I’ve spent many years delving into the annals of music history exploring all sorts of musical incarnations and have had this particular record recommended to me so many times it’s impossible to even count. Somehow, I just didn’t get around to it until just recently and I can easily say that this is now my favorite record to ever see the light of day.
Through songs like Wouldn’t it Be Nice, you touch that sense of youthful optimism and romantic longing, in songs such as That’s Not Me and I Just Wasn’t Made for These Times, you deal with the ideas of isolation and the longing for self identification. Through songs like Don’t Talk (Put Your Head on My Shoulder) or God Only Knows, you get romance and sadness, and through Here Today, you live the fleetingness of love and satisfaction. Wilson was not scared to get honest and real about the way he felt about things we all feel and he not only explored those concepts openly, he did so against a complex musical backdrop that was infinitely ahead of its time and is genuinely nothing short of real genius.
There’s a reason that this is one of the most revered records ever made. My only regret is that I haven’t spent my whole life listening to the brilliance that is Brian Wilson and his masterpiece. A part of me thinks that maybe it’s a good thing, though. At this point in my life, I’ve experienced all those varied themes addressed in these songs and can wholeheartedly relate to those feelings. I’ve also grown and developed as a musician and listener enough to realize the magnitude of what this man did with 13 little tracks a half century ago. It goes a long way towards showcasing some of those elements that can make a piece of music truly timeless, and when you deal with such personal and universal emotions as this record does, it leaves me a firm believer that this record and this music CAN NEVER truly go out of style.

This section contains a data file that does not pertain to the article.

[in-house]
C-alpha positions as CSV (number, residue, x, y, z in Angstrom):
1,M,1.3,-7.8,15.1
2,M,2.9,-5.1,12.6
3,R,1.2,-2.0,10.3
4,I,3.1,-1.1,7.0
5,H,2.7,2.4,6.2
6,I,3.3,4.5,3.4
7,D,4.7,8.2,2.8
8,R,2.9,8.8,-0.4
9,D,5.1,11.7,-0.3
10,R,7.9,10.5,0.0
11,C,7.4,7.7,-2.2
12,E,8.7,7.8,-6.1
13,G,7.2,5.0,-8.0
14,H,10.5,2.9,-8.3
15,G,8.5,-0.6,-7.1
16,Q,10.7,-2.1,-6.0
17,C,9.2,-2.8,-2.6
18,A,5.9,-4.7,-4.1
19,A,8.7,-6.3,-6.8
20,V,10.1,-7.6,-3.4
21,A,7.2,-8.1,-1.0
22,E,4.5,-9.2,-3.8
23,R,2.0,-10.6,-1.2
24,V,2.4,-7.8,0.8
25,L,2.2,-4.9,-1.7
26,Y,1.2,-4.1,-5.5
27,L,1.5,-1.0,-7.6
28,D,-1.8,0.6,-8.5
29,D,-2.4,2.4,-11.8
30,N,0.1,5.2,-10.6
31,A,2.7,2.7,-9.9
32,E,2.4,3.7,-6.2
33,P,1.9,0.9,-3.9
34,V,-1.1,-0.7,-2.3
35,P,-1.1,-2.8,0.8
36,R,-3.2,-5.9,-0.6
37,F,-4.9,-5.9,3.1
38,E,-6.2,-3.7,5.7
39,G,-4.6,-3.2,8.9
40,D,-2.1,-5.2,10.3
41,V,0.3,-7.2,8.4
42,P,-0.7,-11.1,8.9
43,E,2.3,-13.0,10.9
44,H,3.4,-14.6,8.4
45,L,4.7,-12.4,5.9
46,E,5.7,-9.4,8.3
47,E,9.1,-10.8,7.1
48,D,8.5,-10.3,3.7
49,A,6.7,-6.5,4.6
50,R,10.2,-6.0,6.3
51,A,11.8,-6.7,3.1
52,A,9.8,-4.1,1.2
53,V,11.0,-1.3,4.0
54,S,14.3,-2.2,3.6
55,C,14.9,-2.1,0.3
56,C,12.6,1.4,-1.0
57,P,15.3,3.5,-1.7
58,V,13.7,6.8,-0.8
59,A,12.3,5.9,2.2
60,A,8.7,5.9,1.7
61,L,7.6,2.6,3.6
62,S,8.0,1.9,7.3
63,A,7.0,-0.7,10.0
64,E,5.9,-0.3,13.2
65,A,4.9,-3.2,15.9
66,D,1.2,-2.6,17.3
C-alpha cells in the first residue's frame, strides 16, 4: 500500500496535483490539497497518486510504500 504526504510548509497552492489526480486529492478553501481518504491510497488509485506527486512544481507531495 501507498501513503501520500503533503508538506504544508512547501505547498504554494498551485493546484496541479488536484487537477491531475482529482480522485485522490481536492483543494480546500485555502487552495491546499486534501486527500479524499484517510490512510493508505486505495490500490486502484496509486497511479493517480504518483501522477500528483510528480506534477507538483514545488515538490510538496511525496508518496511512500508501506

Something Is Happening Here…
For this issue’s edition of “Something Is Happening Here” we’re getting a tad out of the box! In keeping with the theme of today’s tale, we have a special concert announcement……. AND WE HAVE A GIVEAWAY!
Wednesday, March 29 – Brian Wilson Presents Pet Sounds – Saenger Theater, New Orleans
Celebrating 50 years, Brian Wilson took to the road this year joined by fellow founding Beach Boy Al Jardine for what is billed as his last tour of the iconic 1966 release Pet Sounds. The tour was slated to run from March of this year through its scheduled close in Acapulco in early December. HOWEVER, earlier this month it was announced that he is extending the farewell Pet Sounds tour into 2017 which will include a stop at the Crescent City’s famed Saenger Theater on March 29.
Yes… I already have my tickets and I certainly hope to SEE YOU AT THAT SHOW!
AND… IT” S CONTEST TIME! It’s been the better part of a year since I gave away one of those beloved slabs of vinyl and I couldn’t think of a more appropriate time to do so! Thanks to the good folk at The Round About we have a copy of the Pet Sounds 50th Anniversary vinyl reissue to give away to one of you lucky JMLC fans out there! Just like before, we’ll have a trivia question and we will randomly draw our winner from amongst the correct answers. All entries must include your first and last name and your guess to the trivia question and must be submitted to JMLC@justinmorrisentertainment.com by midnight Thanksgiving Day (11-24-16). We will announce the winner right here in JMLC in our issue hitting stands on December 1.
The question is: While Brian Wilson did use the legendary “Wrecking Crew” to provide his “orchestra” for this record, he brought in some other studio musicians as well, including one artist who as of today has released 70 albums under their own name, netted numerous Grammy awards and charted over 80 times, who is credited with offering guitar and/or banjo tracks to 5 of the 13 tracks on Pet Sounds. Who is this artist?
Just remember to submit your answers to JMLC@justinmorrisentertainment.com by midnight on Thanksgiving for your chance to win a copy of this legendary record! Good luck!
I Know There’s An Answer…
THERE IS! And you have just over one full month to figure it out! Best of luck to everyone who participates! We greatly appreciate you grabbing The Jam every couple of weeks to see what’s going down in Justin Morris’ Lake Charles. Much love to you all!
Get your guesses in and until next time…I’LL SEE YOU AT THE SHOW!